Citing comments by Syrian nuclear chief Ibrahim Othman at a closed meeting Tuesday, the diplomats said the new structure appeared to be a missile control center or actual launching pad. The two - both from Western delegations to the IAEA - demanded anonymity for divulging details about what Othman told the International Atomic Energy Agency's 35-nation board.
Israel bombed the site in September 2007. While the Jewish state has not commented on the strike, Washington subsequently presented intelligence purporting to show that the target in a remote area of the Syrian desert was a nearly finished nuclear reactor built with North Korean help that would have been able to produce plutonium once completed.
Syria has denied secret nuclear activities but has blocked IAEA inspectors from visits beyond an initial inspection to the Al Kibar site.
Environmental samples from that trip have revealed traces of man-made uranium and graphite. But U.N. officials say it is too early to say whether the graphite - a common element in North Korean prototype reactors - had any nuclear applications.
Syria had previously said only that the site was military in nature and that it was being rebuilt. But the diplomats said comments by Othman suggested that the facility now in place of the bombed target was either a missile launching command center or a launching pad.
They quoted Othman as saying that, when IAEA Deputy Director Olli Heinonen visited the site in June, Heinonen was asked whether the Syrians should "put a missile in position" - apparently to demonstrate its present use - with the IAEA official saying no.
One of the diplomats said the briefing was told that the finding of 80 uranium particles in the environmental samples was "significant."
But Othman played down the laboratory results in comments outside the meeting - and denied outright that graphite was found. That denial contradicted comments from U.N. officials familiar with the Syria probe.
"There is no graphite at all," he told reporters. As for the uranium traces, "any analysis has errors," he said. "The smaller the amount the larger the (probability of) error."
One of the two diplomats also said that inside the briefing Othman announced that Syria would no longer accept evidence of apparent nuclear activity resulting from further findings from the samples taken by the agency.
That - and Damascus' continued refusal to allow other visits to the Al Kibar sites and other ones suspected of secret nuclear activity - could cripple the agency's investigative efforts.
Expanding on an IAEA report on the Syria probe circulated to board members earlier this week, agency officials told the meeting that Syria had apparently tried to secretly buy so-called "dual use" materials that can - but do not have to be - part of a nuclear program, said the diplomats.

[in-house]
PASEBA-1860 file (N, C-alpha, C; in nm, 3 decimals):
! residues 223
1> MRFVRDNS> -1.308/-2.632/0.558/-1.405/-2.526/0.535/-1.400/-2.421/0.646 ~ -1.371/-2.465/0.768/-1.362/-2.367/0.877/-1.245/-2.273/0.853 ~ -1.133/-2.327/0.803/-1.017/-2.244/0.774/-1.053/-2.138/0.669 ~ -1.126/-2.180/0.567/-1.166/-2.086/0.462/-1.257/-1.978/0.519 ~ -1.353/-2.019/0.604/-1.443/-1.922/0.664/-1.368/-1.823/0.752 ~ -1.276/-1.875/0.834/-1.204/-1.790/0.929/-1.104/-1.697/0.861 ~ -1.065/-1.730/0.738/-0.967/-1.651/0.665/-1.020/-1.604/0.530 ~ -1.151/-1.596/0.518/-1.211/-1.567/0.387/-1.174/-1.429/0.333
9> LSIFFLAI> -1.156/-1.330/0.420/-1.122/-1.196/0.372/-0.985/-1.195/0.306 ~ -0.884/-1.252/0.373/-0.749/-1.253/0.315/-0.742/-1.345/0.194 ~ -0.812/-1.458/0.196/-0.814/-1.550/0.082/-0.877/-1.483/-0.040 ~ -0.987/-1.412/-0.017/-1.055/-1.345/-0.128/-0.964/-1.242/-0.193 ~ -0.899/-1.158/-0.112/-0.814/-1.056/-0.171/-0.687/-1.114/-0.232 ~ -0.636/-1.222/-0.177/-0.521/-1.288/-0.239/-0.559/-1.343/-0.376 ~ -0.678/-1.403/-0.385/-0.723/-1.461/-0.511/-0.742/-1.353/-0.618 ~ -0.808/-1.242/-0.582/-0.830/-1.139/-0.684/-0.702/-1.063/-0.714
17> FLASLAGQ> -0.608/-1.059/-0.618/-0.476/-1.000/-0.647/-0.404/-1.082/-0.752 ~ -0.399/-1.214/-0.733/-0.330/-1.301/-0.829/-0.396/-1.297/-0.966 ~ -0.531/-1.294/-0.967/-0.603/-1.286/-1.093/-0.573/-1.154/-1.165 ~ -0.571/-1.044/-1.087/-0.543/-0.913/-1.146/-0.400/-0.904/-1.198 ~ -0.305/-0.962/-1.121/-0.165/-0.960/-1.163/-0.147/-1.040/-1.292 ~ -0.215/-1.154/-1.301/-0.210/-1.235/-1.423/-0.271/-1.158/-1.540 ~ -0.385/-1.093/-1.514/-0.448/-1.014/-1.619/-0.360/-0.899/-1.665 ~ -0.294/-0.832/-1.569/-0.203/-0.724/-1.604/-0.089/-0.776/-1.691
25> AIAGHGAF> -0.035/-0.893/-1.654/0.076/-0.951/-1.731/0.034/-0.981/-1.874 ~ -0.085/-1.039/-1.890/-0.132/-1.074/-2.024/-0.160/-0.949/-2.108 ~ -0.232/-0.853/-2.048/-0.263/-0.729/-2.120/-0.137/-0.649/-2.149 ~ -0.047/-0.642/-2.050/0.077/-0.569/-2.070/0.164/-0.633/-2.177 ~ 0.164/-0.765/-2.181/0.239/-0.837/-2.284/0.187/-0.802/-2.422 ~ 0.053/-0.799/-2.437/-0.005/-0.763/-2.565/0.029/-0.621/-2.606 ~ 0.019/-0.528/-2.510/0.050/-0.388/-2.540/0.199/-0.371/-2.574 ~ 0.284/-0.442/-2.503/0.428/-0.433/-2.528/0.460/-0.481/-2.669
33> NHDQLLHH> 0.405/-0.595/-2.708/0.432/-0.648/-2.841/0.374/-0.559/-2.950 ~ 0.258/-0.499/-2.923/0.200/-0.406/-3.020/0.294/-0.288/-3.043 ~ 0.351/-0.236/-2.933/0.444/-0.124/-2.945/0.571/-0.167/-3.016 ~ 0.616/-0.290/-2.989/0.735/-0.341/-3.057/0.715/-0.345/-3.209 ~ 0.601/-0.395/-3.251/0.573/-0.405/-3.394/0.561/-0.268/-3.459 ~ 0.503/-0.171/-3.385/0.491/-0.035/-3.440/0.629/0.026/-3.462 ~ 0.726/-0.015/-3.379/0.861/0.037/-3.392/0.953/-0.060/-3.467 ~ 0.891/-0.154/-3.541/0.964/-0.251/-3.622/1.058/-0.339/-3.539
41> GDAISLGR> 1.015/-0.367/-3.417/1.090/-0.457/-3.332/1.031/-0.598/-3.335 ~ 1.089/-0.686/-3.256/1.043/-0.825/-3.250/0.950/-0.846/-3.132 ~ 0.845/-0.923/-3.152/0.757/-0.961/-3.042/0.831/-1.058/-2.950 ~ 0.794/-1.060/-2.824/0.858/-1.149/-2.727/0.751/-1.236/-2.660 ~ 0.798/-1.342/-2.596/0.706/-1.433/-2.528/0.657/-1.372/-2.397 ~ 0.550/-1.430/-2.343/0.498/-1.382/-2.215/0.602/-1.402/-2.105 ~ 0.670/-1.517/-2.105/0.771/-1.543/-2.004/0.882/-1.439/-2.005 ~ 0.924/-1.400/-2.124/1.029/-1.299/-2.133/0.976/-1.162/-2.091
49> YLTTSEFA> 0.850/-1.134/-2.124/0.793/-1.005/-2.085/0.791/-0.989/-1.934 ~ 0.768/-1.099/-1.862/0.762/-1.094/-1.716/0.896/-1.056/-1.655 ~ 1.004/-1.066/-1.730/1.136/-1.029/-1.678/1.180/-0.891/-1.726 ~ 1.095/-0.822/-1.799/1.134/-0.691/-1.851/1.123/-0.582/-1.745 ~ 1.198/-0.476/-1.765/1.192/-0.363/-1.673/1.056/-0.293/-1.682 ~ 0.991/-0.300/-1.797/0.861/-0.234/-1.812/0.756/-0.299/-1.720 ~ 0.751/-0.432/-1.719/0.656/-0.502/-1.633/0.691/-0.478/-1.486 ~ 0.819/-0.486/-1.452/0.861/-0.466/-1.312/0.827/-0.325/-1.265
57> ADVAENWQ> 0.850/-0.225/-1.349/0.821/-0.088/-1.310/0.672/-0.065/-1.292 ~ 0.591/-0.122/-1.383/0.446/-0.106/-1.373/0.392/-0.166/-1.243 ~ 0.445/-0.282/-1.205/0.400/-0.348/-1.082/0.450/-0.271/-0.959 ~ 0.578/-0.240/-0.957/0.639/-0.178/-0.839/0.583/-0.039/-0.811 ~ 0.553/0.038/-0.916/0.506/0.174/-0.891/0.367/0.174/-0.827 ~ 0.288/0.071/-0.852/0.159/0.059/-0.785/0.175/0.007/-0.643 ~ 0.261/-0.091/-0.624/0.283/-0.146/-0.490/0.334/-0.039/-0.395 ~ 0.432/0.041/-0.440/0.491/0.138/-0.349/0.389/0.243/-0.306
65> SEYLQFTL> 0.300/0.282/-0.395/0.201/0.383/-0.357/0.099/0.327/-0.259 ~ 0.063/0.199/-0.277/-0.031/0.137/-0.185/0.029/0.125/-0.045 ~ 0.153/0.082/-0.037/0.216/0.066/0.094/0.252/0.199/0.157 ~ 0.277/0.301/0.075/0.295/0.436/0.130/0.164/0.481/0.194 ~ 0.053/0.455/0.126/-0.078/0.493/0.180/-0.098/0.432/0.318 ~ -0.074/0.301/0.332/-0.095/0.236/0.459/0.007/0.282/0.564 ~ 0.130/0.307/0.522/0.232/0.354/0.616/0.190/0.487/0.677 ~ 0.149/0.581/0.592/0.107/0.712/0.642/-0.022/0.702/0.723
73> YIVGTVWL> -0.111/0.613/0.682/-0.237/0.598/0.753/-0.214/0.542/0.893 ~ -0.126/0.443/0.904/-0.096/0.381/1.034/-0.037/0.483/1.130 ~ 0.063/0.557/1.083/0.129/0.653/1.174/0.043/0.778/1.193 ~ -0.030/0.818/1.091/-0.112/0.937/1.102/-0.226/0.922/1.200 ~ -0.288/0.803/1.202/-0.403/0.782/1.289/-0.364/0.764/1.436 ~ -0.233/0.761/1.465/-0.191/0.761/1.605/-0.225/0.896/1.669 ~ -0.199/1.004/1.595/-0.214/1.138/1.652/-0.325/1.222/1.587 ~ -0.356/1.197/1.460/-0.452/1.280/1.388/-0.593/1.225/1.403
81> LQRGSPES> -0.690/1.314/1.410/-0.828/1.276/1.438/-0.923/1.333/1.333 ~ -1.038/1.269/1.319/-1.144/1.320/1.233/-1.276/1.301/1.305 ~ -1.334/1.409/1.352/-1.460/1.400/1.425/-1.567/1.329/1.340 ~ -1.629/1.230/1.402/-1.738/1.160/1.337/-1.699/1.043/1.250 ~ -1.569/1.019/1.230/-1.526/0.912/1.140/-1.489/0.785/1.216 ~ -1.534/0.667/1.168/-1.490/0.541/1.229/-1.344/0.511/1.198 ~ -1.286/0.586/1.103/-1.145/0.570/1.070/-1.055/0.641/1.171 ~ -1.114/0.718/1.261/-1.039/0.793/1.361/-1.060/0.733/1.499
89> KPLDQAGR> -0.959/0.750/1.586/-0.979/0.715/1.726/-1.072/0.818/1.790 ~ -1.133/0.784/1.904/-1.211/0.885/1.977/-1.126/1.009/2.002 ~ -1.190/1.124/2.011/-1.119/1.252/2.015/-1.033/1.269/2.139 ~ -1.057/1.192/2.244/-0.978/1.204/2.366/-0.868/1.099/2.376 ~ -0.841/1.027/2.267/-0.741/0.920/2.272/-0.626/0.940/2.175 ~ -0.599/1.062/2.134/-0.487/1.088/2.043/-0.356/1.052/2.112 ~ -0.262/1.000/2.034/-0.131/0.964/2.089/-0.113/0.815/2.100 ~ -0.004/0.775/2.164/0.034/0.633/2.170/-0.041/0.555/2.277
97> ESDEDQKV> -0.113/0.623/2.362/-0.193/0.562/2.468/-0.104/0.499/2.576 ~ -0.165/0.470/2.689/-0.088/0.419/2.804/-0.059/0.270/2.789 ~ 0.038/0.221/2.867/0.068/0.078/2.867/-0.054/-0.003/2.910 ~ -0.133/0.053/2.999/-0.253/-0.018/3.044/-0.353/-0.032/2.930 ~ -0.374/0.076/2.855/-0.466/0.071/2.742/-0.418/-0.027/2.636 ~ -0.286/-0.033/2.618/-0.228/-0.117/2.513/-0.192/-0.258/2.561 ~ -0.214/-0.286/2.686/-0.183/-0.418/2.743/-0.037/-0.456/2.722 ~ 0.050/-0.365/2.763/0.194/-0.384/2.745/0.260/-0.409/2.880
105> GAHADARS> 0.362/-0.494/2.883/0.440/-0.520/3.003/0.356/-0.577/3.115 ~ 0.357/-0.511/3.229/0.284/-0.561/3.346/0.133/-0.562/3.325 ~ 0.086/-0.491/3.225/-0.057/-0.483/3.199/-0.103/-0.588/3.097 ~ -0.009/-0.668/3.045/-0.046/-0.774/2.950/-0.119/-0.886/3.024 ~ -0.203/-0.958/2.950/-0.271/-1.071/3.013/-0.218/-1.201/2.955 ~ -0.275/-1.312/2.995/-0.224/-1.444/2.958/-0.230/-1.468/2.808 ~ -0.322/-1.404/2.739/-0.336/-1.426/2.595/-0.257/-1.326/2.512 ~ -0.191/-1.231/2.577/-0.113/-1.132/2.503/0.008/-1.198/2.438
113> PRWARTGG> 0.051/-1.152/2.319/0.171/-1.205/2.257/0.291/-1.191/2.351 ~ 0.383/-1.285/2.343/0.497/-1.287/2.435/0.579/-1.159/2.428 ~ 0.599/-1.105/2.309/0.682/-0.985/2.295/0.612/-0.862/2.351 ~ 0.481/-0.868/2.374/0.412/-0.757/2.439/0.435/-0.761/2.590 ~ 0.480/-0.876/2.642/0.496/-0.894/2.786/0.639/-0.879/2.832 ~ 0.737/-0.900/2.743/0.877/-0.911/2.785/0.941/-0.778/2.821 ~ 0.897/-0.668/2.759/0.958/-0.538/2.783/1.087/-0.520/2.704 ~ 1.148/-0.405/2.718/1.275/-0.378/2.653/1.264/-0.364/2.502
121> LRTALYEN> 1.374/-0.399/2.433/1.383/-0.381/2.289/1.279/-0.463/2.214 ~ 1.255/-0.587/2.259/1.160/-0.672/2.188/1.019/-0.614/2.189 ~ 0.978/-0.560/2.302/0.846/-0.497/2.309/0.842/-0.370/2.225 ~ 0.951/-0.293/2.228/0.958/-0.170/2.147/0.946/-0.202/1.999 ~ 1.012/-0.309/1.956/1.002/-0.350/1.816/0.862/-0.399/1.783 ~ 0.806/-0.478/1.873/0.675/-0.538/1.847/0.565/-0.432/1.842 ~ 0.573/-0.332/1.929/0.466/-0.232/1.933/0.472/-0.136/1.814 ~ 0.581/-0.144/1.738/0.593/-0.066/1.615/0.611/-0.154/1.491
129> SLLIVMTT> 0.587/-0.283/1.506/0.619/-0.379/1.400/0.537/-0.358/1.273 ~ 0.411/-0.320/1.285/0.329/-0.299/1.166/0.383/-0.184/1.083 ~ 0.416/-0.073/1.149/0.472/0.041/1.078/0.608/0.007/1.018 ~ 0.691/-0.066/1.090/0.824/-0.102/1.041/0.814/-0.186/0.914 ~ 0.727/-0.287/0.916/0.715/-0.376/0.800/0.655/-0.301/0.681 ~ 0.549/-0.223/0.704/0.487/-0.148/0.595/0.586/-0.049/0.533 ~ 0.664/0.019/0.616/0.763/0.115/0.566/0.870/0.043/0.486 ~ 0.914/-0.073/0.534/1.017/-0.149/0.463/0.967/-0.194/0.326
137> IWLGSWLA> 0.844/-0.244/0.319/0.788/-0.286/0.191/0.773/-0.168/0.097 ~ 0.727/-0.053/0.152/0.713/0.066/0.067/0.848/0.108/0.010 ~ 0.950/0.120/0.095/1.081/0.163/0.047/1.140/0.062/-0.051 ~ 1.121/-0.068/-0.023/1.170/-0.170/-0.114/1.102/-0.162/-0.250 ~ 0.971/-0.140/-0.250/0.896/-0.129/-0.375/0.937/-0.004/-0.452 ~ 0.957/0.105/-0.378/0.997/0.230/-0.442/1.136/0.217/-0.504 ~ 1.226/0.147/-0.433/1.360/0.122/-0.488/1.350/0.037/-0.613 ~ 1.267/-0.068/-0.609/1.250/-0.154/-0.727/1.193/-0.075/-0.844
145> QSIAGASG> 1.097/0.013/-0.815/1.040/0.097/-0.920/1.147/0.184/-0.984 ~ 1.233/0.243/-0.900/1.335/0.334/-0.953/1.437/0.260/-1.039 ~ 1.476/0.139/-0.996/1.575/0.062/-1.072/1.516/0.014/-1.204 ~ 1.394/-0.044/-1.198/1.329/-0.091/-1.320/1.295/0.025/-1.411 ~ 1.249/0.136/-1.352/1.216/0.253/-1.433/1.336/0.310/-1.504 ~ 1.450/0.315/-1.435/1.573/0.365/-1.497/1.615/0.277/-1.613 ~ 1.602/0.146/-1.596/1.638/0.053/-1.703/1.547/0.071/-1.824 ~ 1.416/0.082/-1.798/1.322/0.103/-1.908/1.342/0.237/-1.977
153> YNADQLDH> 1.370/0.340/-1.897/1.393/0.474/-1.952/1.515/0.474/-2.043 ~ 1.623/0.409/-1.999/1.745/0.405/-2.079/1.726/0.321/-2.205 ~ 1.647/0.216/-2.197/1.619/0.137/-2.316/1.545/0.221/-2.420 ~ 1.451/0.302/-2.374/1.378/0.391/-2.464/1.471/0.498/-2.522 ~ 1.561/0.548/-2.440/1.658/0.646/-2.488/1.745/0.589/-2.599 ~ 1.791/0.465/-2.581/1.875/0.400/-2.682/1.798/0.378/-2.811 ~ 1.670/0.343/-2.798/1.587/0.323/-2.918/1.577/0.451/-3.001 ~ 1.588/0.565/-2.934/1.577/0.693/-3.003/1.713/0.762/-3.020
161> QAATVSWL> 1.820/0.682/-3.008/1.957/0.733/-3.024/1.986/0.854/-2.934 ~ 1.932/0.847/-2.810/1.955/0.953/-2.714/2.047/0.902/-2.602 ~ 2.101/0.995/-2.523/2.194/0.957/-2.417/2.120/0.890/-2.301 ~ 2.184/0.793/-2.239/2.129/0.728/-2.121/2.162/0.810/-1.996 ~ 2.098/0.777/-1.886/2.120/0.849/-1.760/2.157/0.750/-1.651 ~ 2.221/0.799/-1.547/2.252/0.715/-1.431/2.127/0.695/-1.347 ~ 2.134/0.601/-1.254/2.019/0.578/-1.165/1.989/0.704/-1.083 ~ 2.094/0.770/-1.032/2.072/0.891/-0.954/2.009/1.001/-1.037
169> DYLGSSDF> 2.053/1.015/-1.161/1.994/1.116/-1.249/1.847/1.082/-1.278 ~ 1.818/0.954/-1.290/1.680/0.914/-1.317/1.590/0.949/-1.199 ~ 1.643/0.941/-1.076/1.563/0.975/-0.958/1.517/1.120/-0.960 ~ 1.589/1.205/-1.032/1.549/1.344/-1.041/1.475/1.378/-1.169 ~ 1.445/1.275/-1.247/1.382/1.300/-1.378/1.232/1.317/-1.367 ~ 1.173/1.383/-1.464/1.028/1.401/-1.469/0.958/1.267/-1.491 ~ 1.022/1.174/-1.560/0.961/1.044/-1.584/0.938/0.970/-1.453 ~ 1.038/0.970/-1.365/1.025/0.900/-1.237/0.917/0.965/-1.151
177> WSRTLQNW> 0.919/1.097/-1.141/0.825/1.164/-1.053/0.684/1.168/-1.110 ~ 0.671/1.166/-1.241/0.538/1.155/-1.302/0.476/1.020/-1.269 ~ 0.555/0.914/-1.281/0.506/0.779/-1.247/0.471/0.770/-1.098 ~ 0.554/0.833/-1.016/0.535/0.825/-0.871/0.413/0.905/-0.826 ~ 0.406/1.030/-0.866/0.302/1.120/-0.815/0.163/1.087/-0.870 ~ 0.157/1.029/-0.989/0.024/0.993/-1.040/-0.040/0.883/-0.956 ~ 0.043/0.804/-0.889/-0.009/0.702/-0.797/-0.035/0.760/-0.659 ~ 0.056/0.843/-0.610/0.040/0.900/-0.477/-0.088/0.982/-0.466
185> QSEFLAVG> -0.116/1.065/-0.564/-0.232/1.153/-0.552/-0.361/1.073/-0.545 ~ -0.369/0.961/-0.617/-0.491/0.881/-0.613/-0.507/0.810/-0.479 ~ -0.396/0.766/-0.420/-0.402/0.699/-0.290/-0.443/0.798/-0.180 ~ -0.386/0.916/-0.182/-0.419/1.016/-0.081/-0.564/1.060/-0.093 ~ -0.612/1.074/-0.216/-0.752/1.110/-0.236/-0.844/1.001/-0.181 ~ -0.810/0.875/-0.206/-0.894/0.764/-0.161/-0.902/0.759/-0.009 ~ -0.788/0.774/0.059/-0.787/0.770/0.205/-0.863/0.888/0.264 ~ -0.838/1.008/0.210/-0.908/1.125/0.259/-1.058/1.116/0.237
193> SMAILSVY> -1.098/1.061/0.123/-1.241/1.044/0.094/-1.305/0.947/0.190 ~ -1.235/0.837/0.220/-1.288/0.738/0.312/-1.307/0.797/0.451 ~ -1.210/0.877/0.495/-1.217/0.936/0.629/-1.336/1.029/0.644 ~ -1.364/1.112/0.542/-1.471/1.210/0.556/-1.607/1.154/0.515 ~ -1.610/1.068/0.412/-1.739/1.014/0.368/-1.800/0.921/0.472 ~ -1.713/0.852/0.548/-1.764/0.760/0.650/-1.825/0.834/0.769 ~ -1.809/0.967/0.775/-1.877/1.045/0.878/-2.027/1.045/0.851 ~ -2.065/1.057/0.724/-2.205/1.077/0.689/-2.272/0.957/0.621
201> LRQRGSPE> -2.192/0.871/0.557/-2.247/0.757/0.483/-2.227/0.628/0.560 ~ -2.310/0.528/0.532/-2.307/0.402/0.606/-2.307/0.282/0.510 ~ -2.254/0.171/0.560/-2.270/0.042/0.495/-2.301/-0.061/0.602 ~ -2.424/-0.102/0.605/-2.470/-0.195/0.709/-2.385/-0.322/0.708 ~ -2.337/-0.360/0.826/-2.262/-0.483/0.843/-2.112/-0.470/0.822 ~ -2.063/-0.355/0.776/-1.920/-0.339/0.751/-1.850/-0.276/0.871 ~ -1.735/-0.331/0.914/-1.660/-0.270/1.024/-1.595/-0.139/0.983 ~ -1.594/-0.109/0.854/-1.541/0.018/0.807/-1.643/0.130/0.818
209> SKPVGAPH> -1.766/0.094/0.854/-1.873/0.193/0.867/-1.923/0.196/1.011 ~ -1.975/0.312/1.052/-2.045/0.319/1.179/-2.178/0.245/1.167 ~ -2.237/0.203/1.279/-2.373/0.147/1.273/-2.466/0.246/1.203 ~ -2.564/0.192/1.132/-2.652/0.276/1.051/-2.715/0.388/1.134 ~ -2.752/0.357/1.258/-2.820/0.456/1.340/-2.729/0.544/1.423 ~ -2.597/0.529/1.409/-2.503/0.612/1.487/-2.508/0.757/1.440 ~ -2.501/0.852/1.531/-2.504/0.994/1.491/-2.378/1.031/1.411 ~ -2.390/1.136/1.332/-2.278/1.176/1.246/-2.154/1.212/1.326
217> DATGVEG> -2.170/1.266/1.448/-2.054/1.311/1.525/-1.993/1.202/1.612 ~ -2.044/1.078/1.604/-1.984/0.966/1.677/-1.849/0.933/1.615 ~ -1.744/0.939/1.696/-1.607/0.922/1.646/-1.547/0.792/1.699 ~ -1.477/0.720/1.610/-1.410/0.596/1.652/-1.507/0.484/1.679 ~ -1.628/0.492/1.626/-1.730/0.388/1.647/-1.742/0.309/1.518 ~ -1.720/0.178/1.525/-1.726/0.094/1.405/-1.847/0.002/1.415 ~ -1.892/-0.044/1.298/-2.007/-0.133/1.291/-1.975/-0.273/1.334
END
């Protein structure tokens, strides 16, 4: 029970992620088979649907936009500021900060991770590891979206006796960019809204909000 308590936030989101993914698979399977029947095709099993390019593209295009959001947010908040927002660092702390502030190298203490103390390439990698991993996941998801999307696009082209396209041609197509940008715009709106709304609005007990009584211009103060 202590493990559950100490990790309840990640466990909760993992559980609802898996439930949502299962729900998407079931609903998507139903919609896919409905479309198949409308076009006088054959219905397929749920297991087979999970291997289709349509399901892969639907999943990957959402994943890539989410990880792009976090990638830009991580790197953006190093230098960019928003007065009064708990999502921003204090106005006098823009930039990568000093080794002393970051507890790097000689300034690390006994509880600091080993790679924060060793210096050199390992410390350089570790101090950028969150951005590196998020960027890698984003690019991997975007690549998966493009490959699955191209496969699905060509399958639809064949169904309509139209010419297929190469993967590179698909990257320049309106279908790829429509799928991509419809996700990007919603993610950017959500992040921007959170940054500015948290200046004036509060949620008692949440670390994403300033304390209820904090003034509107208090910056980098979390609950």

Among the substances were high-grade graphite - used to control the speed of fission in some reactors - and barium sulfate, a nuclear shielding material. Syria claimed non-nuclear purposes for both substances, the diplomats said.
The briefers also said the uranium samples appeared inconsistent in shape, form and other details to back up Syrian claims that they originated from Israeli ordnance used to target the bombed site.
The Jewish state also has denied assertions by Damascus that the uranium came from Israeli depleted uranium bombs or warheads used to destroy the Al Kibar facility. Depleted uranium is used to harden munitions and increase penetrating power.
The agency officials at the briefing repeated earlier IAEA findings that satellite images and other evidence related to the bombed site indicated that the target and related buildings were similar in shape and other characteristics to a reactor.
A slide shown at the briefing said the overall findings of the probe so far suggested the finding was "not inconsistent" with a nuclear reactor scenario, said one of the diplomats.
Syria - and Iran's defiance of a U.N. Security Council demand it stop uranium enrichment - will be in focus at an IAEA board meeting starting next Monday that comes amid U.S. efforts to ease tensions with the two Mideast nations.
Syria's support for the militant organizations Hamas and Hezbollah has drawn the ire of Washington, which has also accused Syria of allowing foreign fighters to cross into Iraq. Syria, which staunchly opposed the 2003 invasion, insists it is doing all it can to safeguard its long, porous border.
Relations soured further when the Bush administration pulled the U.S. ambassador out of Syria in 2005 to protest Syria's suspected role in the assassination of former Lebanese Prime Minister Rafik Hariri. Damascus denied involvement in his death, but in the uproar that followed it was forced to withdraw its troops from Lebanon, ending a 29-year military presence.
Besides striving to improve relations with Damascus, the new U.S. administration has signaled it is ready to talk directly to Iran after a decades-long boycott over nuclear differences and other disputes.